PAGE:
'Rampage' Review: Not Even The Rock Can Carry the Weight Of All This Nonsense
There comes a time when a discussion of a well-crafted B-movie becomes necessary. I firmly believe that there exists a place for a movie that, while it isn’t good by conventional standards, has enough of its tongue in its cheek, and is well-enough aware of its own silliness that it can overcome some of its more pedestrian faults to become something special. When it comes to giant monster movies, there are decades worth of films — from the Toho films of old to the Pacific Rim films and the recent forays into Godzilla and Kong: Skull Island — that show them clearly capable of occupying this space. They will not and should not be bestowed any particular awards, but they are certainly worthwhile ways to spend your time. They can be a damn good time, and it’s with this line of thinking that I walked into Rampage.
It didn’t quite go the way I’d hoped. Rampage is absolute nonsense, and it leans into its nonsensical nature so heavily that it almost seems deliberate. It’s a resolutely ridiculous film, taking the giant monster punchy-smashy tactics of films like Godzilla and Pacific Rim and turning the crank a bit. Based — loosely — on the 80’s arcade game, it features Johnson as (cough) a primatologist (perhaps the hardest to swallow pill since Denise Richards played a nuclear physicist) who befriends an intelligent albino gorilla named George. George comes into contact with an experimental pathogen manufactured by an Evil Corporation headed with malicious, scene-chewing glee by a surprisingly fun Malin Ackerman, which causes him to grow to ridiculous heights, and leads him — along with a mutated wolf and alligator — to converge on Chicago for, well, a rampage.
There’s a tiny bit more at play — Naomie Harris is there as a geneticist who joins forces with Johnson to try to stop the marauding monsters, Jeffrey Dean Morgan affects an inexplicable and terrible southern accent as a government spook who comes to their aid as well. But the film mostly zeroes in on Johnson, Harris, and the three giant monsters. And it’s, well… it’s certainly a movie about the Rock and three giant monsters, I suppose. It lives up to its plot summary in that sense. But there’s a curious lack of fun to it, which feels hard to fathom given the relentless charisma that Johnson projects. Perhaps it’s that tonally, the film never really finds its footing — it certainly features plenty of Johnson shifting effortlessly between a thousand-watt smile and a hard stare, and he gets to bust a few heads as he goes. And Harris is a capable enough co-star, even if the science she rattles off doesn’t quite match her delivery.
Unfortunately, director Brad Peyton can’t decide if he wants to make the movie fun, or if he wants to dig into something darker and more violent. So it’s got Johnson quipping with Morgan, and his relationship with George is often played for some amusing laughs, and Ackerman seems to enjoy being delightfully, vampishly sinister… but it’s also surprisingly, and at times unpleasantly violent. The human casualty levels are stunning, and it’s far from a bloodless PG-13. One of the things that films like Pacific Rim and its sequel do right is to create a spectacle composed of large-scale mayhem and destruction, but without relying on rampant human tragedy. Rampage doesn’t shy from it — if anything, it relies on it. So George freaks out and smashes soldiers into paste inside an airplane, and people are stomped and smashed as buildings fall and tanks are tossed about. It never really finds its comfort zone between fun monster movie and scary monster movie. It’s worth noting that yes, those two things can often share a space, and some of the best films do so. But the tonal inconsistency is too pronounced here to make that work.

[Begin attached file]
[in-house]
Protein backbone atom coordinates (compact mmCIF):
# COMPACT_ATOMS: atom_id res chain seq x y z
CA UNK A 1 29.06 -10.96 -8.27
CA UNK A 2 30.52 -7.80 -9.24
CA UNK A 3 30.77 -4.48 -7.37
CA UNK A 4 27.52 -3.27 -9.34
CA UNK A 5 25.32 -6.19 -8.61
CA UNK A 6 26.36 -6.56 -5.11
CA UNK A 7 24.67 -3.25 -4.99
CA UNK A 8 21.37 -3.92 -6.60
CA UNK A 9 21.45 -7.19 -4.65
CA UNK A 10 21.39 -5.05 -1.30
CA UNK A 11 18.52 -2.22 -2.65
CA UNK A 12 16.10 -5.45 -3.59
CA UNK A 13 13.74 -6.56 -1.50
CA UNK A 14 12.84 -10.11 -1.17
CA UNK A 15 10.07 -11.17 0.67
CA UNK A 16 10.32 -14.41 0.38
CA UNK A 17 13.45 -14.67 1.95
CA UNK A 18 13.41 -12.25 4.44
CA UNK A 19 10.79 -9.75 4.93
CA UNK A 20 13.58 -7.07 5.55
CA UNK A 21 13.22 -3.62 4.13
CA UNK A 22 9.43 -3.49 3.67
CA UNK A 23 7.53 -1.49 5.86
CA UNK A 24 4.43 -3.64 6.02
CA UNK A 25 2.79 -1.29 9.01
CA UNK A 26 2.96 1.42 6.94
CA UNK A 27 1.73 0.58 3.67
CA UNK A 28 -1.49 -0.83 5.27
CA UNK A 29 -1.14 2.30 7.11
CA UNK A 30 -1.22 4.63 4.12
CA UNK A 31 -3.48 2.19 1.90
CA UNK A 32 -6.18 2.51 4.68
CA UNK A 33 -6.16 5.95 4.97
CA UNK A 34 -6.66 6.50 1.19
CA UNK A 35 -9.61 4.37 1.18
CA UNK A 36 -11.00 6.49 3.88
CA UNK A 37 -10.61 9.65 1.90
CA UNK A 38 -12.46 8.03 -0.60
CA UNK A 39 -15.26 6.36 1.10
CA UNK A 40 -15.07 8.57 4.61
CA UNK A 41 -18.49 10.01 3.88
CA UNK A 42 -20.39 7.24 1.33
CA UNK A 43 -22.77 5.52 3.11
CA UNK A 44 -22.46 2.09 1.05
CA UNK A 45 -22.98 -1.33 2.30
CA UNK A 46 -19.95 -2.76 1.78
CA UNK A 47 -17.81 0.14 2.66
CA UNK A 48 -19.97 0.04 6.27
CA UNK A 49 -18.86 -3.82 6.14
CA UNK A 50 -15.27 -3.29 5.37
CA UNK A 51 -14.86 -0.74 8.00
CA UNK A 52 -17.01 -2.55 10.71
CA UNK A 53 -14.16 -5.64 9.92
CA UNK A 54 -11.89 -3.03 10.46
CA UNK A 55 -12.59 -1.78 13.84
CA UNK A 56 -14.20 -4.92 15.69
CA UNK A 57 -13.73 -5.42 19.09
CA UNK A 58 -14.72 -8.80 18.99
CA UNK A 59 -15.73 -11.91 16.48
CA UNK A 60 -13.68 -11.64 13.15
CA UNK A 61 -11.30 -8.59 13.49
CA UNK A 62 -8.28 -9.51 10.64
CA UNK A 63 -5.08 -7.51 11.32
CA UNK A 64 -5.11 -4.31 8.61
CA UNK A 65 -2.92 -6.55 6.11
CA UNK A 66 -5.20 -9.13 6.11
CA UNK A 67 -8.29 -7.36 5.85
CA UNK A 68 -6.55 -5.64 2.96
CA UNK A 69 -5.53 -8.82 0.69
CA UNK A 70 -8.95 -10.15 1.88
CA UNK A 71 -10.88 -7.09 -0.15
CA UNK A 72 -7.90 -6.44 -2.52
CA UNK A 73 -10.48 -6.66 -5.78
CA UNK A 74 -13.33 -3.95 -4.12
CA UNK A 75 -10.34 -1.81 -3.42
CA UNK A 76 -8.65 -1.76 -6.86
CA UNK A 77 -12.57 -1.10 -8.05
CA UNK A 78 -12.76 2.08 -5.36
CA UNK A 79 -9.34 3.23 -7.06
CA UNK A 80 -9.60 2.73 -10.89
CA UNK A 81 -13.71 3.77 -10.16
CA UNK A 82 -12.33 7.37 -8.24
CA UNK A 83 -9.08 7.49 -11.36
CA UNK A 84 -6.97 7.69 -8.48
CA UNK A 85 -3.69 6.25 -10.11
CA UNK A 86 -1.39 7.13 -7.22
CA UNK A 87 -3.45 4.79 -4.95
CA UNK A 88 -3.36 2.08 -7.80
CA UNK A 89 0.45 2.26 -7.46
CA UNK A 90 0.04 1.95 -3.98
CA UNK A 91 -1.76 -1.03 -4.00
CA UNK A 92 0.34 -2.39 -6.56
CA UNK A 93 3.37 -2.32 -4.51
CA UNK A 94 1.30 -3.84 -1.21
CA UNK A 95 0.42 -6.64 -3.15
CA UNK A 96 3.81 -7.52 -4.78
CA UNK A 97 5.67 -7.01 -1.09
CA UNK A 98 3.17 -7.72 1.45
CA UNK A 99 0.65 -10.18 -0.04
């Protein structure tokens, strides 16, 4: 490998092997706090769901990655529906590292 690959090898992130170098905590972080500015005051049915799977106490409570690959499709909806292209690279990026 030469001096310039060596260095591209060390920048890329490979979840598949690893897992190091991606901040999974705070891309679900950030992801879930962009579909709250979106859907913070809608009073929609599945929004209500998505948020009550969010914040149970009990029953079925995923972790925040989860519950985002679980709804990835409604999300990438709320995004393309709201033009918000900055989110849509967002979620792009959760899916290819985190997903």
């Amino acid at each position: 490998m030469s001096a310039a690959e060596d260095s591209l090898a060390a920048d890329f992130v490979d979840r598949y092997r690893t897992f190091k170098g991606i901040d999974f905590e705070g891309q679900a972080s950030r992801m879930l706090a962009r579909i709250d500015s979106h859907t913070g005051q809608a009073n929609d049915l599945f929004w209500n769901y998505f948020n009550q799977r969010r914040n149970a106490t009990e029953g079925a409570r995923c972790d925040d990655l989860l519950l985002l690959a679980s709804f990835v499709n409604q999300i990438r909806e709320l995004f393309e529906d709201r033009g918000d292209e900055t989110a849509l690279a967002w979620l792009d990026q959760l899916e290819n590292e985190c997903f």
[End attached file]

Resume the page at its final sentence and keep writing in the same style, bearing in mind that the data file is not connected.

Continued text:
It’s not without its fun moments. And some of the monster mayhem is pretty wild, even if the mutations themselves don’t make a lick of sense despite the film’s best efforts (why does the wolf fly and shoot porcupine-like spines and the alligator evolves to look like an ankylosaurus on steroids, yet George just … gets bigger?). But the charisma of Johnson — impressive as it is — can’t carry all the weight, especially if he’s not going to be the action centerpiece either. The film needed more of a human element than he and Harris could provide. This is especially frustrating given how the film wastes some not-insignificant talent on bit parts that are barely onscreen for more than a handful of moments. Joe Manganiello, Will Yun Lee, PJ Byrne (Bolin!), and Marley Shelton are all solid, capable actors who are given thankless and virtually insignificant roles. Perhaps increasing focus on people and decreasing the bloodthirstiness of it all might have helped… not to mention punching up the often painfully amateurish dialogue.
Look, you got your great monster movie of the year. It was Pacific Rim: Uprising, and it felt greedy to hope that Rampage would give us a second helping. It tries gamely, I suppose, and it certainly brought its share of star power by casting Johnson. And I won’t say it was never fun. It just isn’t fun enough. Its messy science, silly plot contrivances, lack of human depth, and overall excess makes it feel like a hasty puzzle made up of poorly crafted pieces. Audiences and giant monsters deserve better.